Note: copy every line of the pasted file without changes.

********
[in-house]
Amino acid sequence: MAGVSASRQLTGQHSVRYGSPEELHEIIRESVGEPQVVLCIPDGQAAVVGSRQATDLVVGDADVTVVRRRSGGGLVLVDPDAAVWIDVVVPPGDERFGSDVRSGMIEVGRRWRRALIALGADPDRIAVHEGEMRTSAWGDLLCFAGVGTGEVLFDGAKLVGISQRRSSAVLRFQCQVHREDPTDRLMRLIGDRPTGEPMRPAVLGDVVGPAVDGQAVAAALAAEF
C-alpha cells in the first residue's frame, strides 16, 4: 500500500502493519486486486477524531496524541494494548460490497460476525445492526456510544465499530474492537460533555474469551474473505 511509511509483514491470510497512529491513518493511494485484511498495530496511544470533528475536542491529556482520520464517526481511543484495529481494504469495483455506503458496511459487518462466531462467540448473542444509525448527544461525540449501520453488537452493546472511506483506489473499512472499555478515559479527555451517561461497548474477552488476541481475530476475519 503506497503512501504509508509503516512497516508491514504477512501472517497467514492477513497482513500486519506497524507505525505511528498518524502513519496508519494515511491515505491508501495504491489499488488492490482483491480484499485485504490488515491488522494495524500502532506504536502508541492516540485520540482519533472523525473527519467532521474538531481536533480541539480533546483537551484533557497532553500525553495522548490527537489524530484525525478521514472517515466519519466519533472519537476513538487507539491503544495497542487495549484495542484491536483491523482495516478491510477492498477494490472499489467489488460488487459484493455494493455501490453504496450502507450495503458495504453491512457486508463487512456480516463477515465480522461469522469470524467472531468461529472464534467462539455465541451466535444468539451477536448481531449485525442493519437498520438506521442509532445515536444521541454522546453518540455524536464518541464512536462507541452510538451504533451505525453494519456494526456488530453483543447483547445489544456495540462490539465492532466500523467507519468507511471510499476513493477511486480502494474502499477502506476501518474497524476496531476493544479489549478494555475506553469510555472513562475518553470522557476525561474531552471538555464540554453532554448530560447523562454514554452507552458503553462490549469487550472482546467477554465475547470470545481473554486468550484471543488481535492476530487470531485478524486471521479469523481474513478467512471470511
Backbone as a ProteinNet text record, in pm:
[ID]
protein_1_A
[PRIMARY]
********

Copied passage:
[in-house]
Amino acid sequence: MAGVSASRQLTGQHSVRYGSPEELHEIIRESVGEPQVVLCIPDGQAAVVGSRQATDLVVGDADVTVVRRRSGGGLVLVDPDAAVWIDVVVPPGDERFGSDVRSGMIEVGRRWRRALIALGADPDRIAVHEGEMRTSAWGDLLCFAGVGTGEVLFDGAKLVGISQRRSSAVLRFQCQVHREDPTDRLMRLIGDRPTGEPMRPAVLGDVVGPAVDGQAVAAALAAEF
C-alpha cells in the first residue's frame, strides 16, 4: 500500500502493519486486486477524531496524541494494548460490497460476525445492526456510544465499530474492537460533555474469551474473505 511509511509483514491470510497512529491513518493511494485484511498495530496511544470533528475536542491529556482520520464517526481511543484495529481494504469495483455506503458496511459487518462466531462467540448473542444509525448527544461525540449501520453488537452493546472511506483506489473499512472499555478515559479527555451517561461497548474477552488476541481475530476475519 503506497503512501504509508509503516512497516508491514504477512501472517497467514492477513497482513500486519506497524507505525505511528498518524502513519496508519494515511491515505491508501495504491489499488488492490482483491480484499485485504490488515491488522494495524500502532506504536502508541492516540485520540482519533472523525473527519467532521474538531481536533480541539480533546483537551484533557497532553500525553495522548490527537489524530484525525478521514472517515466519519466519533472519537476513538487507539491503544495497542487495549484495542484491536483491523482495516478491510477492498477494490472499489467489488460488487459484493455494493455501490453504496450502507450495503458495504453491512457486508463487512456480516463477515465480522461469522469470524467472531468461529472464534467462539455465541451466535444468539451477536448481531449485525442493519437498520438506521442509532445515536444521541454522546453518540455524536464518541464512536462507541452510538451504533451505525453494519456494526456488530453483543447483547445489544456495540462490539465492532466500523467507519468507511471510499476513493477511486480502494474502499477502506476501518474497524476496531476493544479489549478494555475506553469510555472513562475518553470522557476525561474531552471538555464540554453532554448530560447523562454514554452507552458503553462490549469487550472482546467477554465475547470470545481473554486468550484471543488481535492476530487470531485478524486471521479469523481474513478467512471470511
Backbone as a ProteinNet text record, in pm:
[ID]
protein_1_A
[PRIMARY]